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As crisis looms, investment opportunities bloom in Africa



Investors are rushing to Africa, as the continent seeks to capitalise on its vast clean energy resources. Chris Loker writes how people can help decide the fate of the planet and its inhabitants by investing wisely today.

“The trend is your friend” in finance and the money-men seem to have noticed the trend of climate change. UBS, Deutsche Bank, Goldman Sachs and Nedbank locally are targeting alternative energy and discussing the consequences of a carbon asset bubble.

The overwhelming majority of scientists say the Earth is warming, humans have caused it and the consequences may be catastrophic if it continues unabated. As President Obama said recently, this is no time for a meeting of the Flat Earth Society.

September 2013 was the 343rd consecutive month of above average global temperatures and we have already breached the 400 parts per million (ppm) carbon limit that we were warned about. This must shift the focus in capital markets from short-term gains toward long-term consequences and give rise to the mother of all asset bubbles for carbon producing industries.

The Carbon Tracker Initiative estimates that between 50-80% of known coal/oil/fossil fuels should be left unused to prevent temperature rises over 2C, which the International Panel on Climate Change suggests is prudent.

The impact on business valuations is enormous, even before another UNEP sponsored report’s assertion that none of the top 20 industrial regions/sectors would be profitable if environmental costs were accounted for. The report puts the unpriced natural capital cost at $7.3 trillion per annum, 10% of global GDP, a cost not presently accounted for and the biggest culprit is coal power production.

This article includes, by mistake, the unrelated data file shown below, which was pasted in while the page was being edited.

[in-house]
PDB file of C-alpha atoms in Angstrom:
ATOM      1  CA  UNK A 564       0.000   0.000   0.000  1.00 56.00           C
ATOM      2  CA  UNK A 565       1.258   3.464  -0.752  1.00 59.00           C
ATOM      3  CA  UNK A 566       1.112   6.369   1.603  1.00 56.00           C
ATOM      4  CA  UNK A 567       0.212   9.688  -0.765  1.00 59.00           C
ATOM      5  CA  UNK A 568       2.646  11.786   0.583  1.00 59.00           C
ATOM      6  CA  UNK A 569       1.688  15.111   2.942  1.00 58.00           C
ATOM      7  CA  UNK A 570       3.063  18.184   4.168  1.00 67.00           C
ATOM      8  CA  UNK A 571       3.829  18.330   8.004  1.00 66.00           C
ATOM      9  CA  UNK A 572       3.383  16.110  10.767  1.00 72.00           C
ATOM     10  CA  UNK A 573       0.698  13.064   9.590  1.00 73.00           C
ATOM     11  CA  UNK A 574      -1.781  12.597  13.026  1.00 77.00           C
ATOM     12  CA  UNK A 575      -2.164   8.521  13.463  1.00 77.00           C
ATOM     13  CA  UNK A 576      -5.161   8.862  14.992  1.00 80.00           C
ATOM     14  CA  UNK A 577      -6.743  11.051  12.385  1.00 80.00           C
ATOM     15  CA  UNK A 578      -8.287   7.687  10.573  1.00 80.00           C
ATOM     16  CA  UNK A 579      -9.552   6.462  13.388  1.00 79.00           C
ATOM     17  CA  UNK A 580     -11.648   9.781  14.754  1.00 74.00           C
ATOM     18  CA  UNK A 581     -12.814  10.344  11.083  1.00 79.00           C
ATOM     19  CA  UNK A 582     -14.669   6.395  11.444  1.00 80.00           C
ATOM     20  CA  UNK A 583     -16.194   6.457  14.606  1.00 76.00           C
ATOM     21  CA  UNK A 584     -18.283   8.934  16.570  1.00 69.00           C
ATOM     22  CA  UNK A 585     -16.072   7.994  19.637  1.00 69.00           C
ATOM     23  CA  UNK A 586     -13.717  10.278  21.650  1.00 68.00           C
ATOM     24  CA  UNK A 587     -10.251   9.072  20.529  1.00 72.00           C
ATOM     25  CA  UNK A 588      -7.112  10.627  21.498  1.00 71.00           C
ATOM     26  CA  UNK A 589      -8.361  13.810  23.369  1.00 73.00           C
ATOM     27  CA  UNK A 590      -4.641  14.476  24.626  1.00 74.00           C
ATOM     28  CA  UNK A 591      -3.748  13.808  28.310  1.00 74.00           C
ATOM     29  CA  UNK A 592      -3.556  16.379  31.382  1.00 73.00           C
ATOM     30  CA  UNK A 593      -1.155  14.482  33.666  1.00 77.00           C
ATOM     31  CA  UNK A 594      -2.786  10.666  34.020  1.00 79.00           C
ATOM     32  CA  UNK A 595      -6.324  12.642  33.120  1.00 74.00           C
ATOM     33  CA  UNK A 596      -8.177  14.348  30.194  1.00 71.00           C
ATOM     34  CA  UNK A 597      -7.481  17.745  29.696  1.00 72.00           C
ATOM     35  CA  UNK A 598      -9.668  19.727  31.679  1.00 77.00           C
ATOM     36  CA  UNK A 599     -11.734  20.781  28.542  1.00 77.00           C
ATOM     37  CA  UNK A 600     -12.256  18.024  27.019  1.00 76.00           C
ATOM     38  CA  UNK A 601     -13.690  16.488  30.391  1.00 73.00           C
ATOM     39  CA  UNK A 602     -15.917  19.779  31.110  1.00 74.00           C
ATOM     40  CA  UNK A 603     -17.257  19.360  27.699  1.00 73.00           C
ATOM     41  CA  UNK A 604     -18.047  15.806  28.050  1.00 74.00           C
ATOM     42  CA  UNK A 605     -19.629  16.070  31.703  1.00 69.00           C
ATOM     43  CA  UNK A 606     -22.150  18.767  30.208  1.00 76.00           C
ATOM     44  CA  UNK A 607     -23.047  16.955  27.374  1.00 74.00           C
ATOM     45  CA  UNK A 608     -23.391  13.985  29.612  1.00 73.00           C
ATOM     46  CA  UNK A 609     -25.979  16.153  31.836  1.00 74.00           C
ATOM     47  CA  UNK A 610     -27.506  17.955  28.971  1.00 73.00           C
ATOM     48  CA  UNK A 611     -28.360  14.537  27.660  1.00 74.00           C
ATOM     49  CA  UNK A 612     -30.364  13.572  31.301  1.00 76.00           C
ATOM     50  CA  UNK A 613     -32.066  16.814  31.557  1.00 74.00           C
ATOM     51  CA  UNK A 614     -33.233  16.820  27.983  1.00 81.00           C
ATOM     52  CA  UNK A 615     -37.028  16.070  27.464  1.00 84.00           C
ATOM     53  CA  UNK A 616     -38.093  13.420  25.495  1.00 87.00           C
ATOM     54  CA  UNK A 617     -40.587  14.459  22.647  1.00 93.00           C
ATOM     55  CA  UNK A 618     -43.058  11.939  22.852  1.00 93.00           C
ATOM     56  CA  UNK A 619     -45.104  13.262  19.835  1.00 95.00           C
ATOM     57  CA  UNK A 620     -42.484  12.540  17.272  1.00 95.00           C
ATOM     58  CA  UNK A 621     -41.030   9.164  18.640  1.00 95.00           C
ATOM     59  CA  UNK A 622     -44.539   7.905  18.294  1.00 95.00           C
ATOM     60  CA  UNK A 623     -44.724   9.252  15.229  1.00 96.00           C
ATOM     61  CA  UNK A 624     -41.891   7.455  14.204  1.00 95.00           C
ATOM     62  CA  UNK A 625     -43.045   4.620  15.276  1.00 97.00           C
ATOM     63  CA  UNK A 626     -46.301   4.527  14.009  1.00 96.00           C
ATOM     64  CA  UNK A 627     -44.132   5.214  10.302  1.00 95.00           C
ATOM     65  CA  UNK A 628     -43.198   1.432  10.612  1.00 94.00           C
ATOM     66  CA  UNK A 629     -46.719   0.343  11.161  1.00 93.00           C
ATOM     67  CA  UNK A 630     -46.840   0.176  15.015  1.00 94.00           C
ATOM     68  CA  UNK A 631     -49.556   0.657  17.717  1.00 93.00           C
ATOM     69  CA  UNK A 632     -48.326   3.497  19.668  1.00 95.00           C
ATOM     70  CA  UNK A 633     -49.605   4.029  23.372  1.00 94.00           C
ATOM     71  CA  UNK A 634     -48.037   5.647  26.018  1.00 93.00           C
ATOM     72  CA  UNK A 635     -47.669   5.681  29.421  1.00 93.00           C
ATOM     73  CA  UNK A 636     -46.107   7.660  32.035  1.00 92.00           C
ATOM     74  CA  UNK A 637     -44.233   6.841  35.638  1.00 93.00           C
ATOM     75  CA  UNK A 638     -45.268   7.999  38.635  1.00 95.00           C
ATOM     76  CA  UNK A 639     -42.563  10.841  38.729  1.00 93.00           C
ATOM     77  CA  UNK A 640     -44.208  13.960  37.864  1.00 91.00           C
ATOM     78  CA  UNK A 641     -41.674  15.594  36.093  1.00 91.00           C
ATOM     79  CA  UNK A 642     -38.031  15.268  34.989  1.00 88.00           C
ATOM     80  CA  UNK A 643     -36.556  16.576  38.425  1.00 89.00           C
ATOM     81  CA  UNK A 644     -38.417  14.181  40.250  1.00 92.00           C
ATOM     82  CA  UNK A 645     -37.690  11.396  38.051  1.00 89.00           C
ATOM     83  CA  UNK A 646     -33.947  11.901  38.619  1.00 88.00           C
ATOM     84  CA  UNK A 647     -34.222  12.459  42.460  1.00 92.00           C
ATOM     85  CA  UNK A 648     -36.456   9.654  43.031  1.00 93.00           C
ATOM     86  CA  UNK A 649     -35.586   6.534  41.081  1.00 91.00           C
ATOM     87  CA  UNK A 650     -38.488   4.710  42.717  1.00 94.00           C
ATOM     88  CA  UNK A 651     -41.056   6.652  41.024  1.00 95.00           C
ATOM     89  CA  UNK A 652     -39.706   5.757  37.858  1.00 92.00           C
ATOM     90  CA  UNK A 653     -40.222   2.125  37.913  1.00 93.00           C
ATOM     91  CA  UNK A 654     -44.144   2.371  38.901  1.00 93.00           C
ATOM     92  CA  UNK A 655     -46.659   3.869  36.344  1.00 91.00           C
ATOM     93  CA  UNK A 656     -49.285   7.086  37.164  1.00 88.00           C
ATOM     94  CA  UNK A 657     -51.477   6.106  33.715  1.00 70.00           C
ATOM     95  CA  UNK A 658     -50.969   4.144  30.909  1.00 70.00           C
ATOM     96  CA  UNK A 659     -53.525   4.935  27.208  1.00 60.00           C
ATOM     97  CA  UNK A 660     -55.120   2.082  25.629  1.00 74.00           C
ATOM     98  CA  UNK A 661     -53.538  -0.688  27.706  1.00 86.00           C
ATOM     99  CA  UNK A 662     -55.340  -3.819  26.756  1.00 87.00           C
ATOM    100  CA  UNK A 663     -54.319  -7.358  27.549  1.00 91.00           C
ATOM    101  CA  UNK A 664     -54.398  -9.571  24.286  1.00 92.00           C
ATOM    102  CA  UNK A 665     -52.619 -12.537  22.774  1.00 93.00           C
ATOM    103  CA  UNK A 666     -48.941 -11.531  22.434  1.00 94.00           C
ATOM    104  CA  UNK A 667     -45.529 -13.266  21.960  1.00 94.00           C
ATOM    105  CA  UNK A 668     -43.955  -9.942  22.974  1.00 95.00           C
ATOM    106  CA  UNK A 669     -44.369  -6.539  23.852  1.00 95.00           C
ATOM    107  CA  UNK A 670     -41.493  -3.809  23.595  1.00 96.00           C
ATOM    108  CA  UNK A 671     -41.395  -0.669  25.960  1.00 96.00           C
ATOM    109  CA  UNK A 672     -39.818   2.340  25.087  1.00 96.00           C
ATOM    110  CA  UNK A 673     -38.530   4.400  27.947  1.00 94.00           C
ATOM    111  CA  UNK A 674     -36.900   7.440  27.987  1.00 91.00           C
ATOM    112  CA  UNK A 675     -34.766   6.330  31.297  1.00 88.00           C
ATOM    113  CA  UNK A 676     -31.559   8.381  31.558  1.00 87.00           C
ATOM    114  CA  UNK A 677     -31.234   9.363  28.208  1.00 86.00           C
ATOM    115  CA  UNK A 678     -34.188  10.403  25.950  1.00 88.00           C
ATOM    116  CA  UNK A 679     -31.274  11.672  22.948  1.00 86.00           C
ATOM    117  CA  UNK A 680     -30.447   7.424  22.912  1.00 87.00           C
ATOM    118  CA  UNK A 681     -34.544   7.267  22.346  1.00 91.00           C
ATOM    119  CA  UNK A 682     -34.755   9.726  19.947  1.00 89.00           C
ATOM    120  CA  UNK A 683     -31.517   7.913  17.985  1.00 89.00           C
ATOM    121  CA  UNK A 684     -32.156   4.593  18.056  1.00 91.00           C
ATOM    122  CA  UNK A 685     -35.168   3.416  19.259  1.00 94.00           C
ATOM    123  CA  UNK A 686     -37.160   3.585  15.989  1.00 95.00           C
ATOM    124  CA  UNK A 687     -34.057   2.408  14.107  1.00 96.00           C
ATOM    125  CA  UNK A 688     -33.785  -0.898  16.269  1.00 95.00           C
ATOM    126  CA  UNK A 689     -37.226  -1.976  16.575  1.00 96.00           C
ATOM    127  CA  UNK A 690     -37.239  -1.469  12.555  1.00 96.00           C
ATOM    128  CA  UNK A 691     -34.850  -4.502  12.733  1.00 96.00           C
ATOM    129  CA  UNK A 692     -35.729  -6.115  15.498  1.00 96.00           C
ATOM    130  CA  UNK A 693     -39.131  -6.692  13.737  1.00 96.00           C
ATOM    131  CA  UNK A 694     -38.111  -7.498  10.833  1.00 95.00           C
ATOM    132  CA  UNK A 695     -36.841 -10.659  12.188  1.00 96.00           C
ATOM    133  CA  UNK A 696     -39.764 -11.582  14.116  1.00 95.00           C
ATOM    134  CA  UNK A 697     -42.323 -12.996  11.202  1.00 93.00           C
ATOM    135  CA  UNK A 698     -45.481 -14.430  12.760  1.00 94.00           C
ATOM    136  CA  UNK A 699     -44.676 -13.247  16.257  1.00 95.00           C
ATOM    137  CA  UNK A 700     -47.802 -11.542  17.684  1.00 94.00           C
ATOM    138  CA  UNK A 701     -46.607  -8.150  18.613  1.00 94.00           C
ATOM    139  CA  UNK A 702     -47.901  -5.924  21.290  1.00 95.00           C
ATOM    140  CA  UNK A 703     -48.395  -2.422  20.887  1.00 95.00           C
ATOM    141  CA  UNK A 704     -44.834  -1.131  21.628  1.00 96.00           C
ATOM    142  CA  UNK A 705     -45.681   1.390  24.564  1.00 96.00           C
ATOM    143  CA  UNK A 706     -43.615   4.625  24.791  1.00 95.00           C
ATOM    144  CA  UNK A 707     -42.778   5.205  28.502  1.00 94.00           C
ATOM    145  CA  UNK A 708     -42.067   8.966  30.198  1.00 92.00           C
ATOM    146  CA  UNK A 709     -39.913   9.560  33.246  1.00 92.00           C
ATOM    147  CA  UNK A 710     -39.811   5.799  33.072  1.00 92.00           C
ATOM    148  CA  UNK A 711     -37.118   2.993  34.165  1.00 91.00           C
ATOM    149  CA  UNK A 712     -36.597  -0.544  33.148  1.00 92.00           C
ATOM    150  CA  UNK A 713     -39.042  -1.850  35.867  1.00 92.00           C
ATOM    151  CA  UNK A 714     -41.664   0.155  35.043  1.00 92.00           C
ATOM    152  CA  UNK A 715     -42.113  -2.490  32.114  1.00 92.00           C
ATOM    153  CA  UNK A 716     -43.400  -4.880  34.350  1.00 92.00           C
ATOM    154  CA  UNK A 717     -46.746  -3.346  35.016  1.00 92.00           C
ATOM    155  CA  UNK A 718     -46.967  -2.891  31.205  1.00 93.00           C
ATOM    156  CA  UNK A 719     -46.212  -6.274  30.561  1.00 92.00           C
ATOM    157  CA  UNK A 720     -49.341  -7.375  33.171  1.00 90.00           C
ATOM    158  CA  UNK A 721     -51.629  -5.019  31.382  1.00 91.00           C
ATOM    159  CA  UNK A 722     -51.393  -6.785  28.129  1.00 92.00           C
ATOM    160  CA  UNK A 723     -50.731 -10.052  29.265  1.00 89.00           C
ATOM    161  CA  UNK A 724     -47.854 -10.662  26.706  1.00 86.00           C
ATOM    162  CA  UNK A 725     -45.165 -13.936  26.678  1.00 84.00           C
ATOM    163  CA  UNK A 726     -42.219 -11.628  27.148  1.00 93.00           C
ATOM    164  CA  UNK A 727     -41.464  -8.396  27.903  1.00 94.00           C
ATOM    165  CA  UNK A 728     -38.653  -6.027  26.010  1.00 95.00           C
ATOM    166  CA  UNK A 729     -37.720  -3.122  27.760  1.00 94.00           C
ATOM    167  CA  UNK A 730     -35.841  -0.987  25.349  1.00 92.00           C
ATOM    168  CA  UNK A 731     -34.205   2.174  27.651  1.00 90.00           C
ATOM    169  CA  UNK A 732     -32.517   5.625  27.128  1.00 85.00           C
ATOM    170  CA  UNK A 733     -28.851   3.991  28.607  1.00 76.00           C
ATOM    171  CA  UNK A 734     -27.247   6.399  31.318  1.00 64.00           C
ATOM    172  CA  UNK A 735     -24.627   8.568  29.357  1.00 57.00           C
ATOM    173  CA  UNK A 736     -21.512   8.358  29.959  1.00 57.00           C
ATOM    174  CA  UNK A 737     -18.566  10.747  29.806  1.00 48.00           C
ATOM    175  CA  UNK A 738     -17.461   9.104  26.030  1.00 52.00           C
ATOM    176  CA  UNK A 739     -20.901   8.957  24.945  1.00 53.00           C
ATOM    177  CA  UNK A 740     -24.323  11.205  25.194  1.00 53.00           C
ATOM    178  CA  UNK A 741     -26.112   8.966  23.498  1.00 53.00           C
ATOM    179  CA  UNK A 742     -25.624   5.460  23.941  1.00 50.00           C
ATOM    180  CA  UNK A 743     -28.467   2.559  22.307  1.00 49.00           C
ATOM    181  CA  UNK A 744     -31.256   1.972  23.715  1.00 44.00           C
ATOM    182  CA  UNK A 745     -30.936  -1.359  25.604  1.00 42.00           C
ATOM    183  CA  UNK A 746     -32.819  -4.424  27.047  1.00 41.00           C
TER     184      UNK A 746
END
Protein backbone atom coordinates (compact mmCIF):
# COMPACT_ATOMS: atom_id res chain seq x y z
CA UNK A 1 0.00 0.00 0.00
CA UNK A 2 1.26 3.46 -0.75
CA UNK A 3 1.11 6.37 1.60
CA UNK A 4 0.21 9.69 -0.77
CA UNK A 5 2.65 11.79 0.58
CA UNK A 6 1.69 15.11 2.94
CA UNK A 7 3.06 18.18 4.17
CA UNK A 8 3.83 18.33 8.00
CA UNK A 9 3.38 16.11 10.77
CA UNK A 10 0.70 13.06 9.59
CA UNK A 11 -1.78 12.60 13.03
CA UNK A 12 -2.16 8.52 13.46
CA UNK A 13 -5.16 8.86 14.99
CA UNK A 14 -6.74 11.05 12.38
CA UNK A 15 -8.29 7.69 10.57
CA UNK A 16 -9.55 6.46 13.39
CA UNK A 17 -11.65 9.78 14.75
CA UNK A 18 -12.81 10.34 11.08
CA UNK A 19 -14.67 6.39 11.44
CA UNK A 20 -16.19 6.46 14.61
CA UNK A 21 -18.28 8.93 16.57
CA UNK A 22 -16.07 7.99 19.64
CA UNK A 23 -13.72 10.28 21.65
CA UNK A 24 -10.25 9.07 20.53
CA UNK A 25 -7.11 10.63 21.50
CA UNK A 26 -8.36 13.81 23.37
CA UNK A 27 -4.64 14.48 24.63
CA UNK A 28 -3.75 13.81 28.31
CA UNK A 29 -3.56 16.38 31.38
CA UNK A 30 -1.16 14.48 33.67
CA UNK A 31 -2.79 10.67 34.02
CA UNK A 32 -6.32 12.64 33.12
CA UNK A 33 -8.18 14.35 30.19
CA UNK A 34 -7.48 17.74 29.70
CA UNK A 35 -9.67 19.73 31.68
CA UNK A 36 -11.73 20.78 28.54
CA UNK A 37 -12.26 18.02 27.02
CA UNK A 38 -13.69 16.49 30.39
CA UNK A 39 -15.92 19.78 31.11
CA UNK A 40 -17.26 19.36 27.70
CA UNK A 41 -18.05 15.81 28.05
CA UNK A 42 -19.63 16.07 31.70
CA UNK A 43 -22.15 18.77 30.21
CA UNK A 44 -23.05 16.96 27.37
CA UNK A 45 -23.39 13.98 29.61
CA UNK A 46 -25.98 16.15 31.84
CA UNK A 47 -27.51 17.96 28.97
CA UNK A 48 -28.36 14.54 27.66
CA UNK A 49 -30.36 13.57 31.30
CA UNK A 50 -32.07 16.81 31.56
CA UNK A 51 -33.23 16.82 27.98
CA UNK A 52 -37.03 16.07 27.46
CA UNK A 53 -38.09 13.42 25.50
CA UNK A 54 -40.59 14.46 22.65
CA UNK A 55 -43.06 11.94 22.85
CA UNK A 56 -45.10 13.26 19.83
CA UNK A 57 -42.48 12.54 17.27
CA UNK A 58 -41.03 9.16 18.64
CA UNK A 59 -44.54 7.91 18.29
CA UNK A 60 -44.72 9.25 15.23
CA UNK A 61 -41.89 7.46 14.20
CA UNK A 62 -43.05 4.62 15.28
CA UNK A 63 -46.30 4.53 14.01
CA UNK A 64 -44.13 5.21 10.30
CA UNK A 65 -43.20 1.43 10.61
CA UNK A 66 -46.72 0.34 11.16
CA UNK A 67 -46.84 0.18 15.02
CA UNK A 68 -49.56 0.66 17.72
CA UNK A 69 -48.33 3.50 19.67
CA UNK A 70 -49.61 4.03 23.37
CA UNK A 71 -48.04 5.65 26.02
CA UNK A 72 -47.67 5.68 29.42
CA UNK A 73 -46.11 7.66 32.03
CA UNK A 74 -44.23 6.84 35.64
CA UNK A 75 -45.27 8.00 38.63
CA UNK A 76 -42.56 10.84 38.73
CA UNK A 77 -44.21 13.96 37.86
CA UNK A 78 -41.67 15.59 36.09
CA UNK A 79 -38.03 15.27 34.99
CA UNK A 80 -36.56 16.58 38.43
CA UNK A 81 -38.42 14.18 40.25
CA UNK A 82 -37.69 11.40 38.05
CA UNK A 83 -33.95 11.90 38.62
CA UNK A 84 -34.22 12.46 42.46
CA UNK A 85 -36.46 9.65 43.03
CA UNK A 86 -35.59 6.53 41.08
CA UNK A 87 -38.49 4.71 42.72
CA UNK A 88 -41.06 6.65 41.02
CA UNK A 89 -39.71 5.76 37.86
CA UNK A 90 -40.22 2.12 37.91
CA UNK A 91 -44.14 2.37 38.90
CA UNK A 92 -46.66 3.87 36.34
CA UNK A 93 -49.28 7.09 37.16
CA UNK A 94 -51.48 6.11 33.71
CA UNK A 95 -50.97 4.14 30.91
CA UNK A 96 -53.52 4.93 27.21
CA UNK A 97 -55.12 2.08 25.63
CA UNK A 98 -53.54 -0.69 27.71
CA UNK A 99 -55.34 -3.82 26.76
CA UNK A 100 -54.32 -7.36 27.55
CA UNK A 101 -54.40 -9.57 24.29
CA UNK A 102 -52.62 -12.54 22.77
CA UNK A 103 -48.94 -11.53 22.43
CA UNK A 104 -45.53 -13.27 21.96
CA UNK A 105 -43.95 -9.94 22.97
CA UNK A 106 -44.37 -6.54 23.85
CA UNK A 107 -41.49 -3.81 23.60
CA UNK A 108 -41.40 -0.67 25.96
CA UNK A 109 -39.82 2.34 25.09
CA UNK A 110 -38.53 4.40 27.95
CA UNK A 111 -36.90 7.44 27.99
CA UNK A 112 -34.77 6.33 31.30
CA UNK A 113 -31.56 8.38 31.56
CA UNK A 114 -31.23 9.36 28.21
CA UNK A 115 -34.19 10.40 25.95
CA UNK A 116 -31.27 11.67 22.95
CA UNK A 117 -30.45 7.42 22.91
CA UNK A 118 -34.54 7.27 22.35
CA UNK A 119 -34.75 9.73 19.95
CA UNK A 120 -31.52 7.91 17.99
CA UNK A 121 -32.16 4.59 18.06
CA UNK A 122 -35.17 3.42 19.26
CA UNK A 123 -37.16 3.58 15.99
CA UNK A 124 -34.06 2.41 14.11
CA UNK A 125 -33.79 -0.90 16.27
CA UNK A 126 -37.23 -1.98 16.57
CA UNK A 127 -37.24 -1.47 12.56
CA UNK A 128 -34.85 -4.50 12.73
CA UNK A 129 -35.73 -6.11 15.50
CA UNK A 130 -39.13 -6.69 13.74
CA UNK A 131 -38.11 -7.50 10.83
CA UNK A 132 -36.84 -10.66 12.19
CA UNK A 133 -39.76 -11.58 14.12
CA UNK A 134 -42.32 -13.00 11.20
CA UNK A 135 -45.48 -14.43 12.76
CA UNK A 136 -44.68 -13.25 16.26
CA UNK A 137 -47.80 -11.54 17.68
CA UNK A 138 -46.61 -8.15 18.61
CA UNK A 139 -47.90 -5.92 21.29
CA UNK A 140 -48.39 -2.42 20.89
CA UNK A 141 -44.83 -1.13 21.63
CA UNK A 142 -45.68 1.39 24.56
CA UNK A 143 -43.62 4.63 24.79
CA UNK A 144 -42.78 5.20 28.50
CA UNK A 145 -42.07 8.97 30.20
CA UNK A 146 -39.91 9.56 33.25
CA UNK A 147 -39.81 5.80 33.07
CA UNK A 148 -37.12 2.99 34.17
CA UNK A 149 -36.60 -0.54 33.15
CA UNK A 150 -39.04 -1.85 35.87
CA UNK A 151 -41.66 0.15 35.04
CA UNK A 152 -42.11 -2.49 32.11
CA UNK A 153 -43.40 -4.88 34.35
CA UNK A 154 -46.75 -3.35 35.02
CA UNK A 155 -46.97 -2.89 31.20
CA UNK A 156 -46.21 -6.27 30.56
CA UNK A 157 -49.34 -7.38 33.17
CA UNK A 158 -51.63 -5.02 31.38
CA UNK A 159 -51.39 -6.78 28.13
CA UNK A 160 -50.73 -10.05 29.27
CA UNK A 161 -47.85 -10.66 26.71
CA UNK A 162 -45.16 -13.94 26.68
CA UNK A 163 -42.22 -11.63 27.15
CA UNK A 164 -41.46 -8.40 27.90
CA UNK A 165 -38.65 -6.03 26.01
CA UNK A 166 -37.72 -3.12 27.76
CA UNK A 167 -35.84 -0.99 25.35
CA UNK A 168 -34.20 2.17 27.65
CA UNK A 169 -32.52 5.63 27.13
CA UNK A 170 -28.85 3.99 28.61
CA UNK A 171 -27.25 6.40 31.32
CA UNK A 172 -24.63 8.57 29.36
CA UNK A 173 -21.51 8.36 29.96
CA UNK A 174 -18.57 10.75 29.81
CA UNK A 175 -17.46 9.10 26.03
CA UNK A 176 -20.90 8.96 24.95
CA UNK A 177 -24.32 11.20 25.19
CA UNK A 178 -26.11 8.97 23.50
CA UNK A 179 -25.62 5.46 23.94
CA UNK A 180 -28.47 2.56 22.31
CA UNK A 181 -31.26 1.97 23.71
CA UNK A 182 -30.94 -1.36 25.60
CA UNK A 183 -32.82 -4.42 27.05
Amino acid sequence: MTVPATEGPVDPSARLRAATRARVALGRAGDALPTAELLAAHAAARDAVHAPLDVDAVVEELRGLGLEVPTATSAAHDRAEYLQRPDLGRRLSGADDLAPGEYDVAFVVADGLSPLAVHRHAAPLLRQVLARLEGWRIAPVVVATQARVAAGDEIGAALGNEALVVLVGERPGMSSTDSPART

These challenges represent a massive opportunity if the flow of money can be altered.

Traditionally, investment houses allocate capital based on returns and do not account for the positive and negative externalities created by the businesses employing this capital. In the last few decades, therefore, many financial institutions have tended to focus mainly on the demands of shareholders, to the detriment of other stakeholders, such as local communities, employees and the environment. Often projects with negative social and/or environmental impacts have received capital, while projects offering measurable benefits to society have not been allocated much-needed capital.

Chasing yield in the short-term has often been detrimental to shareholders in the long run anyway. Even though the local banking industry dodged the sub-prime bullet, it is no stranger to asset bubbles, funding microlending, dotcom, contracts for difference, unsecured lending, property and other sectors with negative consequences.

This, at the same time that social enterprises targeting sustainability outcomes as well as profit, are battling to raise capital due to perceived higher risk. But ‘sustainability’ has evolved from a social movement into a market opportunity through the growth of new market options that are healthier, cleaner and more efficient. This is broader than environmentalism, encompassing social justice and economic prosperity.